Inspiring At-Risk Youth Through Heritage and Art

Posted by Jessica Latinović on February 14, 2018 in AncestryDNA, In The Community

What if knowing your history could give you a greater sense of confidence and inspire your direction in life?

“The project was made to be liberating, eye-opening, and informative…an effort to spark interest in individuals to discover their heritage and to learn more about the history of their origins.”
— Thomas Evans

Following the success of They Still Live in 2017, artist Thomas Evans wanted to make an impact on his Denver community by inviting young adults to explore their heritage through art, poetry, and photography.

The evolution of Thomas’ exhibit turned into We Still Live, a community-based art project collaboration with Arts Street@YEA, professor and African art collector Paul Hamilton, and Denver gang prevention programs. The program offers a positive alternative for youth to counter negative influences by exploring self-identity and cultural heritage through art.

The project started in June 2017 with 49 young adults referred by Denver Public Schools and social service agencies. The youth selected reported having had contact with the juvenile justice system or self-identified higher risk factors for potential gang involvement.

By using AncestryDNA to help uncover their ethnicity and ancestral roots, students were given a deeper sense of belonging to their history and community.

“Initiating this project, we talked to youth about problems in their communities and they told us that gang involvement and violence was impacting their neighborhoods. One young man told us,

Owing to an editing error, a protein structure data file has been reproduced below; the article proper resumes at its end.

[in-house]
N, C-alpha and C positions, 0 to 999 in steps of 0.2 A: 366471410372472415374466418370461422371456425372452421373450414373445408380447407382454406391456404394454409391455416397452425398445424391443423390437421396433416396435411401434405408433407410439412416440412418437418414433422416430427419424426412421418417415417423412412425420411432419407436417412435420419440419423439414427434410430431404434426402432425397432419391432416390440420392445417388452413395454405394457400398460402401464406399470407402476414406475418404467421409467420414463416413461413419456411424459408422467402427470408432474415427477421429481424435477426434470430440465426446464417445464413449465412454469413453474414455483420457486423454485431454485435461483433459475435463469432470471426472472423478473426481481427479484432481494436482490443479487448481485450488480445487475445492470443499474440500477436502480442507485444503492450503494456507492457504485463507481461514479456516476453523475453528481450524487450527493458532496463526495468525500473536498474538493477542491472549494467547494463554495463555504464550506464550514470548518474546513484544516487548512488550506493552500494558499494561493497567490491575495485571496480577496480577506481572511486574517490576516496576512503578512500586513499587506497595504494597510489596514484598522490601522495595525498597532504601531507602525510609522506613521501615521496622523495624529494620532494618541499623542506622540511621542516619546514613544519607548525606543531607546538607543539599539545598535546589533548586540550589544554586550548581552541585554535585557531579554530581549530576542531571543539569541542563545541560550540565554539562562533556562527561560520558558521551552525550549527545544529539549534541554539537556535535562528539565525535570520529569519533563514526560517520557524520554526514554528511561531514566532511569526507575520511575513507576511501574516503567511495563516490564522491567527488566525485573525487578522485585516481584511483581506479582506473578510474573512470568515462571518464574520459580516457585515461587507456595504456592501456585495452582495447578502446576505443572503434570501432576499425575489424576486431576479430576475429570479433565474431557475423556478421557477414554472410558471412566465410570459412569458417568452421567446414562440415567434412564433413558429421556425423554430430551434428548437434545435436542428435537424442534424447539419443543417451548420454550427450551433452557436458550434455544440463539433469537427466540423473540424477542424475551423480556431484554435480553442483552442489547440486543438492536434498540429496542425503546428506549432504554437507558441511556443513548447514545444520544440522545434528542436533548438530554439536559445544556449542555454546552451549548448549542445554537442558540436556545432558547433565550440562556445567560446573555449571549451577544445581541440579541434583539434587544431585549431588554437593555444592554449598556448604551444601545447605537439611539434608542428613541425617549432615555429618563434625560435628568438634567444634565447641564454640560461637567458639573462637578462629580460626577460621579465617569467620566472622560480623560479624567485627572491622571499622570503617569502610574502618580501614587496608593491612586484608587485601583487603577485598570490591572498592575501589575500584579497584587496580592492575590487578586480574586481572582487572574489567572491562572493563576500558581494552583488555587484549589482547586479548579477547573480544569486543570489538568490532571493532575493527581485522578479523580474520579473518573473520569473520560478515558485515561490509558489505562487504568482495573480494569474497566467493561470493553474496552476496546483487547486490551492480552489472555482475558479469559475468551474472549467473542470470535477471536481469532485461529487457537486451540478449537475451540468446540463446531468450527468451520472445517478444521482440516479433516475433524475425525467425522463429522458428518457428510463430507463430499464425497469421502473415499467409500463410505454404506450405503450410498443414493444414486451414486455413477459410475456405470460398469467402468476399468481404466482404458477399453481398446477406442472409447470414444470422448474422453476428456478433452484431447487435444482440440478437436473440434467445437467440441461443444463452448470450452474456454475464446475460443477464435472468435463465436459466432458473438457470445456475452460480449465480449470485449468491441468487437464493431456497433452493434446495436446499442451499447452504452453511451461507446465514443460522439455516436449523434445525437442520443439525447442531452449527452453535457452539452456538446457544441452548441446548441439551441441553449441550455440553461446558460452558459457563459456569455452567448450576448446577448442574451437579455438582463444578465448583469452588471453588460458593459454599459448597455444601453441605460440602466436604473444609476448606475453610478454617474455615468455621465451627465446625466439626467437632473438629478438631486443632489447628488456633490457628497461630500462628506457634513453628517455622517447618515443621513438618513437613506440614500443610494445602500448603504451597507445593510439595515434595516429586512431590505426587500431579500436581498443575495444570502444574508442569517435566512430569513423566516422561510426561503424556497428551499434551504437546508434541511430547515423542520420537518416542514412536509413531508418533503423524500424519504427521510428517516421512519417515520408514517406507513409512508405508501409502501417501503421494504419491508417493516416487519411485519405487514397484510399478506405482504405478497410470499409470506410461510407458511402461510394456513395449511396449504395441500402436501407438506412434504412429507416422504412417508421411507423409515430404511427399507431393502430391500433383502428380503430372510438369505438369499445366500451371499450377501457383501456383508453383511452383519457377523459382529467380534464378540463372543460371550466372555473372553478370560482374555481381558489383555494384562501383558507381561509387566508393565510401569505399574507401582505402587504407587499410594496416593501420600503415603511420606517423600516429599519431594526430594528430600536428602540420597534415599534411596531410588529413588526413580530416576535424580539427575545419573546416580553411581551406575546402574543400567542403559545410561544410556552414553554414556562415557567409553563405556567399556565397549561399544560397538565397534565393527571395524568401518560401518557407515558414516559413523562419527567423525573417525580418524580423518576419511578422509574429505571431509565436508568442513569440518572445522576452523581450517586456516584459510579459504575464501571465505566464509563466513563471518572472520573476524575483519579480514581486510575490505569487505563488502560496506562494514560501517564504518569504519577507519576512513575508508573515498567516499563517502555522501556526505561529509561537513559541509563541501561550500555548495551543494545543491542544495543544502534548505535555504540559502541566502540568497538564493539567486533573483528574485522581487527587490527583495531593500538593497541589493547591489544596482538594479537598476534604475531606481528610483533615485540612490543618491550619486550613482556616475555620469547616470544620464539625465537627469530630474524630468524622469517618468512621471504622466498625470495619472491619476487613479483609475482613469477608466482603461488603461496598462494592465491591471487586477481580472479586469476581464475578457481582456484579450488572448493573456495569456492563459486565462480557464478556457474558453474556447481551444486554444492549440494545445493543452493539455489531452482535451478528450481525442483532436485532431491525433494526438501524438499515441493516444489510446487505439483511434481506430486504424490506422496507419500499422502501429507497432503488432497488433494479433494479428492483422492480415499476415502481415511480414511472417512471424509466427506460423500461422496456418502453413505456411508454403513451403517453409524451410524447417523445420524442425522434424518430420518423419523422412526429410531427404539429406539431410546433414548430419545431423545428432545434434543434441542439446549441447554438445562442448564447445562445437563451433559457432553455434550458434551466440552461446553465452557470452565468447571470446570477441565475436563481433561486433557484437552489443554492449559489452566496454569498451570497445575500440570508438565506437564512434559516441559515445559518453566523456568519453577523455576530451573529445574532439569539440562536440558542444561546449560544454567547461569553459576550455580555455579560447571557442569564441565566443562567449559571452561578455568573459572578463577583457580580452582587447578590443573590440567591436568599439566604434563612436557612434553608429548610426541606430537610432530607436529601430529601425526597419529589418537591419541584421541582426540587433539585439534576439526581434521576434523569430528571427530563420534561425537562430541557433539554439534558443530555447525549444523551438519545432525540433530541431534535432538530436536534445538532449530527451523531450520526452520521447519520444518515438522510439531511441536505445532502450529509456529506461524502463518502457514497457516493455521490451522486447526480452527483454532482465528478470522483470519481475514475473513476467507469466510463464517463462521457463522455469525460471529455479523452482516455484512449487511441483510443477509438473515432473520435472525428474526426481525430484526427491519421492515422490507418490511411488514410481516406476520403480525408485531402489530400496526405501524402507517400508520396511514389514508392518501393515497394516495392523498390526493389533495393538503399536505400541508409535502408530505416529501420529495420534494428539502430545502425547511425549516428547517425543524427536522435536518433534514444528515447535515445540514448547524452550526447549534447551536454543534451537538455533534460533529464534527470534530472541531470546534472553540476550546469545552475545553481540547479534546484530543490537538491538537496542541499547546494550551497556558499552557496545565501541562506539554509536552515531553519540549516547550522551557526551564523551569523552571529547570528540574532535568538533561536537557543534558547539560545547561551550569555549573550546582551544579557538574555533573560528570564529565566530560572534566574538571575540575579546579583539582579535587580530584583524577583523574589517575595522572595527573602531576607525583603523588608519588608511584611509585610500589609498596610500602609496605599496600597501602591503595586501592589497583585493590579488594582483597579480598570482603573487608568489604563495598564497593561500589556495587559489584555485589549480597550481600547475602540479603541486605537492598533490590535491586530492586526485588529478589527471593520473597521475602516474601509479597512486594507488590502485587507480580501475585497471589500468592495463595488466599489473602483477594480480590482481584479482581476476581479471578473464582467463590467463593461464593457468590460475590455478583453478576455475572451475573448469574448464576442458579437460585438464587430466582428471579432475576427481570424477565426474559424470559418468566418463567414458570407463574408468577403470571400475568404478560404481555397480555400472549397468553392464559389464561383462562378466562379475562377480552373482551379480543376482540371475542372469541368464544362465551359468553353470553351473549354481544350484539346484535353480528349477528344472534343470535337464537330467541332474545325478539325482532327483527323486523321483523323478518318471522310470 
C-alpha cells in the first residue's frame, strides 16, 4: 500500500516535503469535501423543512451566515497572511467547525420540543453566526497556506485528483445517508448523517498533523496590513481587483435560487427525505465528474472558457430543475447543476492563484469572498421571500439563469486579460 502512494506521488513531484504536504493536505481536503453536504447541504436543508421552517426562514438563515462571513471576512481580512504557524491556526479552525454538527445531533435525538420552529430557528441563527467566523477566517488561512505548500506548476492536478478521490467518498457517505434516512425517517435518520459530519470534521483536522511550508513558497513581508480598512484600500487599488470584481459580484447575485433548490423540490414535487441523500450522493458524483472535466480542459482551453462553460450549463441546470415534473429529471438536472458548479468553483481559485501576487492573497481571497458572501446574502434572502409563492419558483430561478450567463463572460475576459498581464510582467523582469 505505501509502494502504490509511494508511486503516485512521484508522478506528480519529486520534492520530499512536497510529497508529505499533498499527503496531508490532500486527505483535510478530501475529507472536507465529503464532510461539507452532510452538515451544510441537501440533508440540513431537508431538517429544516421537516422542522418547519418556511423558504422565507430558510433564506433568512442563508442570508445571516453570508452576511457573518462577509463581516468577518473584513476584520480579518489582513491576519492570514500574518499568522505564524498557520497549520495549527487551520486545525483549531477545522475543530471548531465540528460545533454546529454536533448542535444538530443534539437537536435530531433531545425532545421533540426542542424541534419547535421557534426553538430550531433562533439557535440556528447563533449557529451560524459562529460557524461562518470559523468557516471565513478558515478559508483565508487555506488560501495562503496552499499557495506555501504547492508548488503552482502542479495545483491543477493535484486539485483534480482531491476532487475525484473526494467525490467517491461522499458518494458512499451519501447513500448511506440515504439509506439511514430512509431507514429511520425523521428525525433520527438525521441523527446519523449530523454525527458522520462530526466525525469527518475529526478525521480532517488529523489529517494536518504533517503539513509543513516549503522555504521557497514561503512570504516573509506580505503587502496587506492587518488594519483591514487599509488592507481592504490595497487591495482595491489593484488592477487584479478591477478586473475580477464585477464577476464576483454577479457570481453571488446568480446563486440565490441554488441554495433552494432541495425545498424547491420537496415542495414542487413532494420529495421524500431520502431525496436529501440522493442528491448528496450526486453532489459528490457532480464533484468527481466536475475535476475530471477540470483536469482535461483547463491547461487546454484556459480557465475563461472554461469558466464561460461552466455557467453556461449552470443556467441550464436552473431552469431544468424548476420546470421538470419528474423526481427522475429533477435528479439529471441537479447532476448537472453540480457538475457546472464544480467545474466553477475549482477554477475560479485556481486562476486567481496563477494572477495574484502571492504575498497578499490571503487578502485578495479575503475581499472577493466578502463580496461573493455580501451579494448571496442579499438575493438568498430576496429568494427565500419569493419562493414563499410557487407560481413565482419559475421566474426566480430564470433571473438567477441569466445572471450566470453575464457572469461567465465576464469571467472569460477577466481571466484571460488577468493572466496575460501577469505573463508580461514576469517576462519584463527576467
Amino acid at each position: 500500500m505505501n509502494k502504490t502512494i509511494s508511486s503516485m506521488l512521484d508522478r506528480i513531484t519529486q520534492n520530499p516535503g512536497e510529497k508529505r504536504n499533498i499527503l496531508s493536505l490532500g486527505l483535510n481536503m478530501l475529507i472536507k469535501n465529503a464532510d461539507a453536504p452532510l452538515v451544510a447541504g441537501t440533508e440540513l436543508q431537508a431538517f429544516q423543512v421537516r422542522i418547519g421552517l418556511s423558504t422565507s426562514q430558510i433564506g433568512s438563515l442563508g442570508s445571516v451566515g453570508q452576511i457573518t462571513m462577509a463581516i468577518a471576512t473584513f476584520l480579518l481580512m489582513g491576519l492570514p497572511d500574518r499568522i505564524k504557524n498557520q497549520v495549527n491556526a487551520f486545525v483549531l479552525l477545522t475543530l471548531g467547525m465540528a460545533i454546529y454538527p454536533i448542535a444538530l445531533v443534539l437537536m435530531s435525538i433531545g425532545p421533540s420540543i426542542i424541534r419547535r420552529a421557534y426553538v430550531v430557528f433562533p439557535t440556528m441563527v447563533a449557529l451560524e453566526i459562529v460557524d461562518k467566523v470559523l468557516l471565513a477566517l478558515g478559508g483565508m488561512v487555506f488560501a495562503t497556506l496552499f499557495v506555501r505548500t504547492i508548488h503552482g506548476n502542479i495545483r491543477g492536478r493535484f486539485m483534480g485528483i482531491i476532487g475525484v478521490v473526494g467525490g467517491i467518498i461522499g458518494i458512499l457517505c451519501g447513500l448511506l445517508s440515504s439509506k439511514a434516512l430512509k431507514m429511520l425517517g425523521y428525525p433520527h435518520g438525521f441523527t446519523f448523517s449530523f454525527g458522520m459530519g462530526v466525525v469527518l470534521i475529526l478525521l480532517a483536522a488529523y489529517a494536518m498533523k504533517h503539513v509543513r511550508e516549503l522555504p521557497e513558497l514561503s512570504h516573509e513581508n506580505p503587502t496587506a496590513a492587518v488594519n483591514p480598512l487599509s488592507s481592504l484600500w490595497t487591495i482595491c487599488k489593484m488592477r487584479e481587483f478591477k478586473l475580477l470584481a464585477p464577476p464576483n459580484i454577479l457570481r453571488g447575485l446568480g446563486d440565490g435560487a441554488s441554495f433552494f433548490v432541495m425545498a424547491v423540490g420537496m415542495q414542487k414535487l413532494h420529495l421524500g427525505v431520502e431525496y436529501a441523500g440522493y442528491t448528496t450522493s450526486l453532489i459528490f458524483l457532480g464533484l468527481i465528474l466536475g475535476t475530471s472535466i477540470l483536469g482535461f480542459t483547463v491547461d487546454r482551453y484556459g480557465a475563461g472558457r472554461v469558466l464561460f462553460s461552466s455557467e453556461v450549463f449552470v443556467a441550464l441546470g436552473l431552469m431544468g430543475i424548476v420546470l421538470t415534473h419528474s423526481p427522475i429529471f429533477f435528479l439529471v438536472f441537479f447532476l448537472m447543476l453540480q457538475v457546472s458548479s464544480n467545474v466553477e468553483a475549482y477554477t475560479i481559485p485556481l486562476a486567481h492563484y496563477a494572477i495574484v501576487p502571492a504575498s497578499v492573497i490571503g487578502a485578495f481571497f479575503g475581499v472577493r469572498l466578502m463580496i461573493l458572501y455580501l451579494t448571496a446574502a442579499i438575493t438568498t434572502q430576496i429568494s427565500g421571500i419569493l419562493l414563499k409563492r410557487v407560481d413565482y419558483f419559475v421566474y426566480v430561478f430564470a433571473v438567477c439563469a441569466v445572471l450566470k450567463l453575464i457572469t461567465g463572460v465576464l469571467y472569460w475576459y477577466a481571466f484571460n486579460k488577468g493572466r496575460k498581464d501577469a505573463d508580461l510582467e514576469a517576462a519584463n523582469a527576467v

‘Kids first look to joining a gang because they feel they don’t have a place in this world – or a point for even being. They need opportunities to shine a light on a new way.'”

One of the art projects was for students to make a mask representing who they were as individuals.

Another exercise challenged students to write identity poems based on writing prompts from poet and guest instructor Toluwanimi Oluwafunmilayo Obiwole.

Students then viewed Paul Hamilton’s collection of African artifacts and masks. Professor Paul Hamilton is an African Studies academic, previous Colorado State Representative, and renowned collector of fine African masks and African art. See a past interview we had with Mr. Hamilton here.

After completing the program, students were asked to share their feedback on how the program helped transform their thinking. The participant survey was created by the National Research Center for the Alliance for Creative Youth Development and it reported that:

  • 78% said that…Feel that I can make more of a difference
  • 78% said that…Learned I can do things I didn’t think I could do before
  • 71% said that…Feel better about my future
  • 80% said that…Feel I am better at handling whatever comes my way
  • 82% said that…Care more about young people of other cultures, races, or ethnic groups
  • 82% said that…Have more respect for young people of other cultures, races or ethnic groups
  • 84% said that…Feel more comfortable with young people of other cultures, races, or ethnic groups
  • 82% said that…Try harder not to judge people based on skin color
  • 89% said that…I understand that someone who looks or sound different than me may not be that different after all

Having the opportunity to watch the personal growth of these students has been immensely inspiring. We each have so much to be proud of in our family histories and we can learn from the hardships our ancestors overcame. We encourage you to unlock your past to see how it might inspire your future.

Arts Street@YEA is a Denver-based organization dedicated to helping high-risk youth channel their artistic talents and natural curiosity into professional activities needed for the immediate future. To learn more about the We Still Live exhibit and the wonderful programs at Arts Street@YEA, visit their website.


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Posted by Linda Barnickel on December 15, 2017 in Guest Bloggers

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